Watch our experts Otto Cars, Stefan Swartling Peterson, Diarmaid Hughes and Francesco Ciabuschi share their views in this panel discussion led by Jessica Lönn-Stensrud.
The following questions are discussed (timestamps in parentheses):
- Given the increasing level of awareness in recent years, are things getting better or still getting worse? (00:23)
- Is it acceptable to not give the best available antibiotic therapy to patients today in order to preserve them for future generations? (02:41)
- Many consider themselves to neither have the time nor the money to wait out the body’s own immune system to heal a minor infection, such as ear infections or tonsillitis. What norms and values do we need to change in order to reduce further spread of resistance? (04:27)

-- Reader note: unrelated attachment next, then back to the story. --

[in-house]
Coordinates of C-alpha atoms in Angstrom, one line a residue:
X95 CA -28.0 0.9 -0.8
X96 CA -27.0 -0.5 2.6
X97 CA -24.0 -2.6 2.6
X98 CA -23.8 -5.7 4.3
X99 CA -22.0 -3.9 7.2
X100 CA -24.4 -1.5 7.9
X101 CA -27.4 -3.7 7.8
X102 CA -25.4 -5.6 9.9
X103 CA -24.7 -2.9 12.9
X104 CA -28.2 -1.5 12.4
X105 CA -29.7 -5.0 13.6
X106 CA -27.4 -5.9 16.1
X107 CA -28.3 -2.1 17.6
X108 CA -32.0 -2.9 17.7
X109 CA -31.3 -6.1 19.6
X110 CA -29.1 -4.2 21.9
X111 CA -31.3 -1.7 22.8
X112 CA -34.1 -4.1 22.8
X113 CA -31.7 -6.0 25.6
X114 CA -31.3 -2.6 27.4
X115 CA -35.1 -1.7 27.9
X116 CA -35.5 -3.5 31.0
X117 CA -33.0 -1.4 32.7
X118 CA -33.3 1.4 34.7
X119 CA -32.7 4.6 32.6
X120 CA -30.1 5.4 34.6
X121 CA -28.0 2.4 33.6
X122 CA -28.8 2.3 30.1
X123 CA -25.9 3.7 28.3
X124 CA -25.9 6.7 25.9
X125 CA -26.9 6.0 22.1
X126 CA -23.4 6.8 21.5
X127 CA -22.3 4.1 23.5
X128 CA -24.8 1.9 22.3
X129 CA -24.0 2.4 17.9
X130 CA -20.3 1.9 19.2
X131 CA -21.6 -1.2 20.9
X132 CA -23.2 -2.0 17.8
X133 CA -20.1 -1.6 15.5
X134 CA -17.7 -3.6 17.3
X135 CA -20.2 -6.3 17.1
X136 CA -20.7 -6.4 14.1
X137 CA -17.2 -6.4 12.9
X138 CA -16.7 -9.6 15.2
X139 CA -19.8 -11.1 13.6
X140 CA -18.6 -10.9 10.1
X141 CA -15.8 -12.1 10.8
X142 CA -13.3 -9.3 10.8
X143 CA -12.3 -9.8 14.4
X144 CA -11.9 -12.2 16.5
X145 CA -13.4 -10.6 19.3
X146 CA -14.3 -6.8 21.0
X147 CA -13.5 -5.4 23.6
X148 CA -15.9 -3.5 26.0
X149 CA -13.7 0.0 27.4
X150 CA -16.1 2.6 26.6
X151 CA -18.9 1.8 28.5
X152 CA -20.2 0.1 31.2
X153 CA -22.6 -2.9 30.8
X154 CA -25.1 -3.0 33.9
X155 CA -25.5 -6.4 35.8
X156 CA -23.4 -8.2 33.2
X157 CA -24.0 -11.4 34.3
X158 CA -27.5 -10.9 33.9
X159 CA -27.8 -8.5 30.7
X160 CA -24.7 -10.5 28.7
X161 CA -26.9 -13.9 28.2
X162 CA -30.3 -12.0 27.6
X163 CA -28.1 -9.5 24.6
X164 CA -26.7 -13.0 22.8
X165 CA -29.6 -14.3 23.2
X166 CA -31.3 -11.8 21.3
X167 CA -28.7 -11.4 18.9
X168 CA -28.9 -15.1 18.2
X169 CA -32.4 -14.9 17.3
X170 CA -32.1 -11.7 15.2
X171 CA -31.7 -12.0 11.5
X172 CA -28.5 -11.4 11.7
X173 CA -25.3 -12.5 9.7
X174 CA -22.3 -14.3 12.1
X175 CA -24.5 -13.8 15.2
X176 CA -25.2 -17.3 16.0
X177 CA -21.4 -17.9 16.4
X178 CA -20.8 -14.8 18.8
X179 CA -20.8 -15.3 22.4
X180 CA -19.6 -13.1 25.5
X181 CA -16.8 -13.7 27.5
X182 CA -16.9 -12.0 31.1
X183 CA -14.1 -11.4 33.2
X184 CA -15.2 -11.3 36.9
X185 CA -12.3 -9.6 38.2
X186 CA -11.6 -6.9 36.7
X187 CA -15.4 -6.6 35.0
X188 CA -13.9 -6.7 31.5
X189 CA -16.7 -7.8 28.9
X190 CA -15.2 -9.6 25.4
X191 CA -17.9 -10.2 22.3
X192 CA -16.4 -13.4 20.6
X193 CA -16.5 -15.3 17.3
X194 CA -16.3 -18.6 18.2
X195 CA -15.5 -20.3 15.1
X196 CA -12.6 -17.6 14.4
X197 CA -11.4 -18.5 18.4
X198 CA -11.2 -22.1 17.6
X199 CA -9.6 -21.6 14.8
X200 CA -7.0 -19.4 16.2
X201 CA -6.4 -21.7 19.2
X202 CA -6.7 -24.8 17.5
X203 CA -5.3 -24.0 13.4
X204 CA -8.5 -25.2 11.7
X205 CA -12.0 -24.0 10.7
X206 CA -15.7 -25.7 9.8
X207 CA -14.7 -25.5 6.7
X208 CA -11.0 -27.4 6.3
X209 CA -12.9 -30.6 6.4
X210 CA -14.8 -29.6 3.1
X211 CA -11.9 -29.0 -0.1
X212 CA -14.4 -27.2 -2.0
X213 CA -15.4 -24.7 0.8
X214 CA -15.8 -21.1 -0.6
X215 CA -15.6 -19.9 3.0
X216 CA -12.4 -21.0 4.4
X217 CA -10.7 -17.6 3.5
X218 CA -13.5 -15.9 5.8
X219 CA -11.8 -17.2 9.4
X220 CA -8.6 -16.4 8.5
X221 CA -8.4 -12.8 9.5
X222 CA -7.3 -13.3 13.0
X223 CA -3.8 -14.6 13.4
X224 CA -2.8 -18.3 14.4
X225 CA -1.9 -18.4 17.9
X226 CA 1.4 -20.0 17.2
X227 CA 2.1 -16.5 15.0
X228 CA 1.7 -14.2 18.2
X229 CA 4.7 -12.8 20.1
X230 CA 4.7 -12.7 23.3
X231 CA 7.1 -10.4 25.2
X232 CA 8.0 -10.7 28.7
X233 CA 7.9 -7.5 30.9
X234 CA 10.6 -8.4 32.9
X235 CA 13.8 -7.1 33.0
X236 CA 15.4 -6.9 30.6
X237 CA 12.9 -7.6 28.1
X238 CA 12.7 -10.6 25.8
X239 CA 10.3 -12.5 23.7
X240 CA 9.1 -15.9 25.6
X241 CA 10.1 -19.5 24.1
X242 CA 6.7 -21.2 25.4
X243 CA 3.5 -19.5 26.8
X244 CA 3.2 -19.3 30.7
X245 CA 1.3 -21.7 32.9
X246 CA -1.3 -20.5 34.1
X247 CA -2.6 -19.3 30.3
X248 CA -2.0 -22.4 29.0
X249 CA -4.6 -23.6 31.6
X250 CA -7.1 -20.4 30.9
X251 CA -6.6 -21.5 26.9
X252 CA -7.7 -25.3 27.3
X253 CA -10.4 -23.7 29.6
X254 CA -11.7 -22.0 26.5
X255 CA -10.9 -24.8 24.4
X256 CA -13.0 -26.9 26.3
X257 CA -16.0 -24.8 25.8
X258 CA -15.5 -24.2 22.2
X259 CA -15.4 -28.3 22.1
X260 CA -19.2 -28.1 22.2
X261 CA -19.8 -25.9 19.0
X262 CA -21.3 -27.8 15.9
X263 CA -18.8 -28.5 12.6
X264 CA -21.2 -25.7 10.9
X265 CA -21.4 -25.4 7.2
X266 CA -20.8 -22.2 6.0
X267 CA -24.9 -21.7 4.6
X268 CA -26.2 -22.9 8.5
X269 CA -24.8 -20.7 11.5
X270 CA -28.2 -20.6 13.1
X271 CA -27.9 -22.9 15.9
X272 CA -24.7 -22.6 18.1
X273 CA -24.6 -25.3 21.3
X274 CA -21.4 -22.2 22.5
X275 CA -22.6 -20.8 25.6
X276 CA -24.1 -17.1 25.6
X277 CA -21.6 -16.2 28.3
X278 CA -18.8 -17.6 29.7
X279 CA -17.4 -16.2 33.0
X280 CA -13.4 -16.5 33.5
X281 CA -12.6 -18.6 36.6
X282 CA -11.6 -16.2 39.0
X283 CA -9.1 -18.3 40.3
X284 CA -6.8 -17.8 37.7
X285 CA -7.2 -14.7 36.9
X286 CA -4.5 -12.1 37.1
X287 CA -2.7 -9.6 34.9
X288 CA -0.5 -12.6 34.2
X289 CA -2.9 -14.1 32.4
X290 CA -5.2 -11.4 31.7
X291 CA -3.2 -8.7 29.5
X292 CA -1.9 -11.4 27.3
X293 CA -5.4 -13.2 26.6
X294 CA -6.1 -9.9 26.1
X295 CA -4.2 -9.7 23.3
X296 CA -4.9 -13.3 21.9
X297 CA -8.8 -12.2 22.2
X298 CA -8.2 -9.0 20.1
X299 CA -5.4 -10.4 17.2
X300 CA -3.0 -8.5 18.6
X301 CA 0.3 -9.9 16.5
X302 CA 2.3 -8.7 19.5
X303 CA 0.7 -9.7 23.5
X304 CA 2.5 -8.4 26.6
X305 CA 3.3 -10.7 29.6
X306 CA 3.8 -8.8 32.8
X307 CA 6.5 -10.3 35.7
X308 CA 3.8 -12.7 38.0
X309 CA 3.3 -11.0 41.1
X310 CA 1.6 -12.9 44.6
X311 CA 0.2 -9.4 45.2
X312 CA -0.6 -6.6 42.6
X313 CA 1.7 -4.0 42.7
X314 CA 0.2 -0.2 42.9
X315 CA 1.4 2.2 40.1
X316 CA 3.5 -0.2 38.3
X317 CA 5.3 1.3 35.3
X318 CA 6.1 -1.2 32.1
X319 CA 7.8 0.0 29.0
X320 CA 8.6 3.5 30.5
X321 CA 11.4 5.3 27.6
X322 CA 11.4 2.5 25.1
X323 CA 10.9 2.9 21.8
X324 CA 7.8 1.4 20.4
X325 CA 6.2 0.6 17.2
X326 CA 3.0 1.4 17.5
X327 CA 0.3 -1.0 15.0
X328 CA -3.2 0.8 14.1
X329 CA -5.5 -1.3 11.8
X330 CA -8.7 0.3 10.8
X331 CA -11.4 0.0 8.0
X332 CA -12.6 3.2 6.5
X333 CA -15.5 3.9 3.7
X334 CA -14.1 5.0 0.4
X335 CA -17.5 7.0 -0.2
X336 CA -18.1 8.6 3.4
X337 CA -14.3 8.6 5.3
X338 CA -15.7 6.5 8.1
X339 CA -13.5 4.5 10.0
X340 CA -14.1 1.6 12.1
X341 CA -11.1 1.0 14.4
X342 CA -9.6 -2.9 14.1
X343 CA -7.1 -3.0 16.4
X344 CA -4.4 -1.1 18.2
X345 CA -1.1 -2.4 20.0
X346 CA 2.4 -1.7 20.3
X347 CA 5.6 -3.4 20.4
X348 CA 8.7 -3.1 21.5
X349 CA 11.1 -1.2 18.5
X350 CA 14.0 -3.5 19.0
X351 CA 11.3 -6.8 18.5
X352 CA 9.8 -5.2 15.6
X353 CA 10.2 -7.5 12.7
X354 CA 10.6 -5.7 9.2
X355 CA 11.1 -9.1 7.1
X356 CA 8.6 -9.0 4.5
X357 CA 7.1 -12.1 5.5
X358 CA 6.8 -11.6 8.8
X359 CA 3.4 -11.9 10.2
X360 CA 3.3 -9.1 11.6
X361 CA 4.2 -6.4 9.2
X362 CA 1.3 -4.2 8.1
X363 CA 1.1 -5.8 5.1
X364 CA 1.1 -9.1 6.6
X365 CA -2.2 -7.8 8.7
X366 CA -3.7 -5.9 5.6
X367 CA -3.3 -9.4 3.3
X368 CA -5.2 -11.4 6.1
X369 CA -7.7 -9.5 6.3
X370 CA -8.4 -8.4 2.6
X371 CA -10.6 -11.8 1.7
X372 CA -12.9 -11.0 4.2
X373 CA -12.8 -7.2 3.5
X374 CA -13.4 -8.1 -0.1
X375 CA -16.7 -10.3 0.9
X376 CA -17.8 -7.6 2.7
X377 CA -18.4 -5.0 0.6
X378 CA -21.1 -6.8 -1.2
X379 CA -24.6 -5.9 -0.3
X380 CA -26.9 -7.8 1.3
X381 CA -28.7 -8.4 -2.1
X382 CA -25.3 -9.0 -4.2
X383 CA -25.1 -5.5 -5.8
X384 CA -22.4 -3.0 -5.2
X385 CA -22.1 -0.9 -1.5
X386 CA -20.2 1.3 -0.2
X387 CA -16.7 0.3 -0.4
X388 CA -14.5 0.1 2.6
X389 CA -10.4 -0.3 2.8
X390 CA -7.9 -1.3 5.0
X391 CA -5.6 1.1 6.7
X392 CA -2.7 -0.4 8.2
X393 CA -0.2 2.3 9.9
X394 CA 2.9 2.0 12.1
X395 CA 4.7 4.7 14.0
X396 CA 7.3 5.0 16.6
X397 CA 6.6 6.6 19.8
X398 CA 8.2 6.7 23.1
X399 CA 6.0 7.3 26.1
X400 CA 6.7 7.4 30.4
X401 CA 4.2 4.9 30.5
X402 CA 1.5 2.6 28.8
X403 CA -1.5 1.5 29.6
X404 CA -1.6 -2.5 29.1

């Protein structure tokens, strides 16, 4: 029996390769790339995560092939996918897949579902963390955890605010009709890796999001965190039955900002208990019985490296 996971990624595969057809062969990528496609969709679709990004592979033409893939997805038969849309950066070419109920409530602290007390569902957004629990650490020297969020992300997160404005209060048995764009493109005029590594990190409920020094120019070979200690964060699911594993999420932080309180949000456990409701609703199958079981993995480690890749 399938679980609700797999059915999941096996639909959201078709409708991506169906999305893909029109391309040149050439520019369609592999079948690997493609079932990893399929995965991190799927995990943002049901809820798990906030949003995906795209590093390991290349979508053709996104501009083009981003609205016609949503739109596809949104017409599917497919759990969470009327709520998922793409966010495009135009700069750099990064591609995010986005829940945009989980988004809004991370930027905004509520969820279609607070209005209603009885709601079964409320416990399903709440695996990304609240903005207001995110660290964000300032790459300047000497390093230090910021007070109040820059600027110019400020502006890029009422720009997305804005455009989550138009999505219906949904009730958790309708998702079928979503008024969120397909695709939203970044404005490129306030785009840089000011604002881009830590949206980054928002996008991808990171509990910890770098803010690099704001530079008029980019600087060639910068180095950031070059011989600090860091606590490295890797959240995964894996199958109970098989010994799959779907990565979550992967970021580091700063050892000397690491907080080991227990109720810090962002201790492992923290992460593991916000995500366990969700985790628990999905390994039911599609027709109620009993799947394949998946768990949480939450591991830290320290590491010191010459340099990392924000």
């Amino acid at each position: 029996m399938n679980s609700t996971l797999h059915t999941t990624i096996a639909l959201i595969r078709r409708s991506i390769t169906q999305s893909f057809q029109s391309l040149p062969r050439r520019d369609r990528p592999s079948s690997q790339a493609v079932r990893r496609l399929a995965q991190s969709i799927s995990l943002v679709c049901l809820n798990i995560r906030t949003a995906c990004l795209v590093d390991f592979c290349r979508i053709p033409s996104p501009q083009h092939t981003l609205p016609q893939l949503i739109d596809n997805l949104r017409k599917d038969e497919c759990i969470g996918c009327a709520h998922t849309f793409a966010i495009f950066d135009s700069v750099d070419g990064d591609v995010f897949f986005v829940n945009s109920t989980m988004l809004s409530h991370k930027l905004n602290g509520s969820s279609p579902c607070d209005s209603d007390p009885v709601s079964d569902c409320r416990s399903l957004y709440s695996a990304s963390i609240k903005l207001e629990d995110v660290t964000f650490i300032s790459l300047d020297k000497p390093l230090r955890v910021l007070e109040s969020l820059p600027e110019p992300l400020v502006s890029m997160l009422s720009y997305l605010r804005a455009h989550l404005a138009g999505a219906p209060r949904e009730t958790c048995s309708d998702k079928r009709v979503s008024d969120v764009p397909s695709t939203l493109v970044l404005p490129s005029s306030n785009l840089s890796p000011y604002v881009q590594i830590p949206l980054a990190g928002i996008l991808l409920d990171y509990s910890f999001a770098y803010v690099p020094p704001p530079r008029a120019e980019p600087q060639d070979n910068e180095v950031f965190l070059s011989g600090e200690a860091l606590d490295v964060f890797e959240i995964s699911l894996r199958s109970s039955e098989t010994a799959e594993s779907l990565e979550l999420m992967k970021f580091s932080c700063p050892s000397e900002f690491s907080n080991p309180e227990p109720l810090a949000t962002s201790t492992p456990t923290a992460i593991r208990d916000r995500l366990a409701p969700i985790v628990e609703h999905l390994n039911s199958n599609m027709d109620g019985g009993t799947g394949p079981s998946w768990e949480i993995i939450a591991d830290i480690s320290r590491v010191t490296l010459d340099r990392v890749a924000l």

- The pipeline of new antibiotics is almost running dry, but how much more can we really get out of the existing antibiotics? Is it time to move on to alternative drugs? (06:23)
- Are public-private partnerships the only way to spur development of badly needed new antibiotics or are there other ways to promote innovation financially? (09:18)
- How can one argue to spend money on antibiotic resistance in a low-income country with limited resources, where you have basic problems, such as lack of sanitation, clean water and education? (13:52)
- What are the most important action points right now? (19:00)
- Where will we be in 50 years? (21:58)
© Uppsala University
More from "Part 4"
- A global problem
- What do we need to do for the future?
- Ongoing initiatives to fight antibiotic resistance
- What can I do?
- Resistance quiz
- Panel discussion
- Where do you think we will be in 50 years?
- Test your understanding IV
- Reflection and analysis: engaging the general public
- End of course
- Further reading
- Thank you and farewell